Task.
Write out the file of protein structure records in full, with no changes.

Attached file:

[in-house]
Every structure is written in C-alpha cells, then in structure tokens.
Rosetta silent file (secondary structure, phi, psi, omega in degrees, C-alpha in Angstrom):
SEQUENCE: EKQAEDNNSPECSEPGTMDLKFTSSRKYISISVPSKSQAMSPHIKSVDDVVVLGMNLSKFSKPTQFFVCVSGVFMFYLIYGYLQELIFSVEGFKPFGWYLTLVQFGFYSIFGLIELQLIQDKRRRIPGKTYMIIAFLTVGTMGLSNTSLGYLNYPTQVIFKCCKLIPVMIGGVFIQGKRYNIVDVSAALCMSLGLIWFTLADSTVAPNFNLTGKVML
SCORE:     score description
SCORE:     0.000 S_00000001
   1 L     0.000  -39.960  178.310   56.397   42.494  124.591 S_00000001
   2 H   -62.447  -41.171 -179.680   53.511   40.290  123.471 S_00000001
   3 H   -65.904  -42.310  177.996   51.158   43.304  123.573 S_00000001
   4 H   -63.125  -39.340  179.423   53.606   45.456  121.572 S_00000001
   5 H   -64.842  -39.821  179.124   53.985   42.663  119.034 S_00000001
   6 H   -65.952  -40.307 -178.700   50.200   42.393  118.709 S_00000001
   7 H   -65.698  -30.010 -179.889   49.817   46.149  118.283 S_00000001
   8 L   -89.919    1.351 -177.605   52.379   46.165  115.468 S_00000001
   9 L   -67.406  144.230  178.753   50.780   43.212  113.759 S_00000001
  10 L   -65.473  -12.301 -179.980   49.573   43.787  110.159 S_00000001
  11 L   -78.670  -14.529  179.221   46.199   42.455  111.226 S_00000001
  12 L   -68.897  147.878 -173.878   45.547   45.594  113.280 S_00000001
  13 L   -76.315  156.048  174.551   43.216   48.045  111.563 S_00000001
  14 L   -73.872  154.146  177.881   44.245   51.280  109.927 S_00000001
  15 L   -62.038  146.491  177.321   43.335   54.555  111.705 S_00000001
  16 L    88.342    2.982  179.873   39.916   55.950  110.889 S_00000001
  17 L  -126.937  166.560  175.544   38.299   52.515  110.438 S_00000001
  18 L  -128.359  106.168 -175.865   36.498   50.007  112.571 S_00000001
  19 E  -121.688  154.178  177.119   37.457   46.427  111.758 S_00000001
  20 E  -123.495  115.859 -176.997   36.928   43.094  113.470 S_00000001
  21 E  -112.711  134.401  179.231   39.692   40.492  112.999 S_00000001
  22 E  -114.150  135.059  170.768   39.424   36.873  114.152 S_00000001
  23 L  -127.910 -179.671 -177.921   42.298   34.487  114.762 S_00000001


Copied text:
[in-house]
Every structure is written in C-alpha cells, then in structure tokens.
Rosetta silent file (secondary structure, phi, psi, omega in degrees, C-alpha in Angstrom):
SEQUENCE: EKQAEDNNSPECSEPGTMDLKFTSSRKYISISVPSKSQAMSPHIKSVDDVVVLGMNLSKFSKPTQFFVCVSGVFMFYLIYGYLQELIFSVEGFKPFGWYLTLVQFGFYSIFGLIELQLIQDKRRRIPGKTYMIIAFLTVGTMGLSNTSLGYLNYPTQVIFKCCKLIPVMIGGVFIQGKRYNIVDVSAALCMSLGLIWFTLADSTVAPNFNLTGKVML
SCORE:     score description
SCORE:     0.000 S_00000001
   1 L     0.000  -39.960  178.310   56.397   42.494  124.591 S_00000001
   2 H   -62.447  -41.171 -179.680   53.511   40.290  123.471 S_00000001
   3 H   -65.904  -42.310  177.996   51.158   43.304  123.573 S_00000001
   4 H   -63.125  -39.340  179.423   53.606   45.456  121.572 S_00000001
   5 H   -64.842  -39.821  179.124   53.985   42.663  119.034 S_00000001
   6 H   -65.952  -40.307 -178.700   50.200   42.393  118.709 S_00000001
   7 H   -65.698  -30.010 -179.889   49.817   46.149  118.283 S_00000001
   8 L   -89.919    1.351 -177.605   52.379   46.165  115.468 S_00000001
   9 L   -67.406  144.230  178.753   50.780   43.212  113.759 S_00000001
  10 L   -65.473  -12.301 -179.980   49.573   43.787  110.159 S_00000001
  11 L   -78.670  -14.529  179.221   46.199   42.455  111.226 S_00000001
  12 L   -68.897  147.878 -173.878   45.547   45.594  113.280 S_00000001
  13 L   -76.315  156.048  174.551   43.216   48.045  111.563 S_00000001
  14 L   -73.872  154.146  177.881   44.245   51.280  109.927 S_00000001
  15 L   -62.038  146.491  177.321   43.335   54.555  111.705 S_00000001
  16 L    88.342    2.982  179.873   39.916   55.950  110.889 S_00000001
  17 L  -126.937  166.560  175.544   38.299   52.515  110.438 S_00000001
  18 L  -128.359  106.168 -175.865   36.498   50.007  112.571 S_00000001
  19 E  -121.688  154.178  177.119   37.457   46.427  111.758 S_00000001
  20 E  -123.495  115.859 -176.997   36.928   43.094  113.470 S_00000001
  21 E  -112.711  134.401  179.231   39.692   40.492  112.999 S_00000001
  22 E  -114.150  135.059  170.768   39.424   36.873  114.152 S_00000001
  23 L  -127.910 -179.671 -177.921   42.298   34.487  114.762 S_00000001